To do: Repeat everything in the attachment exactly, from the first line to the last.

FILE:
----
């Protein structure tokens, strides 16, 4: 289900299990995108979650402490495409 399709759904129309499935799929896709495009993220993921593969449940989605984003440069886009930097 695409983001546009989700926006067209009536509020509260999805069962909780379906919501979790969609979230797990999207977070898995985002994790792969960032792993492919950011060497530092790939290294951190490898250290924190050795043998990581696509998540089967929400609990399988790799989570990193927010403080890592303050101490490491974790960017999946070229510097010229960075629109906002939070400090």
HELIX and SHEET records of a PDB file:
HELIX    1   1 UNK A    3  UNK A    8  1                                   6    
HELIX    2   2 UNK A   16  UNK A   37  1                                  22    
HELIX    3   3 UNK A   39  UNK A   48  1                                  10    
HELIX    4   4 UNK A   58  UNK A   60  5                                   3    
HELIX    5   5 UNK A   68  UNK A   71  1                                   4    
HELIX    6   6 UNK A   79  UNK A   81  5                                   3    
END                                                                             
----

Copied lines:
């Protein structure tokens, strides 16, 4: 289900299990995108979650402490495409 399709759904129309499935799929896709495009993220993921593969449940989605984003440069886009930097 695409983001546009989700926006067209009536509020509260999805069962909780379906919501979790969609979230797990999207977070898995985002994790792969960032792993492919950011060497530092790939290294951190490898250290924190050795043998990581696509998540089967929400609990399988790799989570990193927010403080890592303050101490490491974790960017999946070229510097010229960075629109906002939070400090």
HELIX and SHEET records of a PDB file:
HELIX    1   1 UNK A    3  UNK A    8  1                                   6    
HELIX    2   2 UNK A   16  UNK A   37  1                                  22    
HELIX    3   3 UNK A   39  UNK A   48  1                                  10    
HELIX    4   4 UNK A   58  UNK A   60  5                                   3    
HELIX    5   5 UNK A   68  UNK A   71  1                                   4    
HELIX    6   6 UNK A   79  UNK A   81  5                                   3    
END                                                                             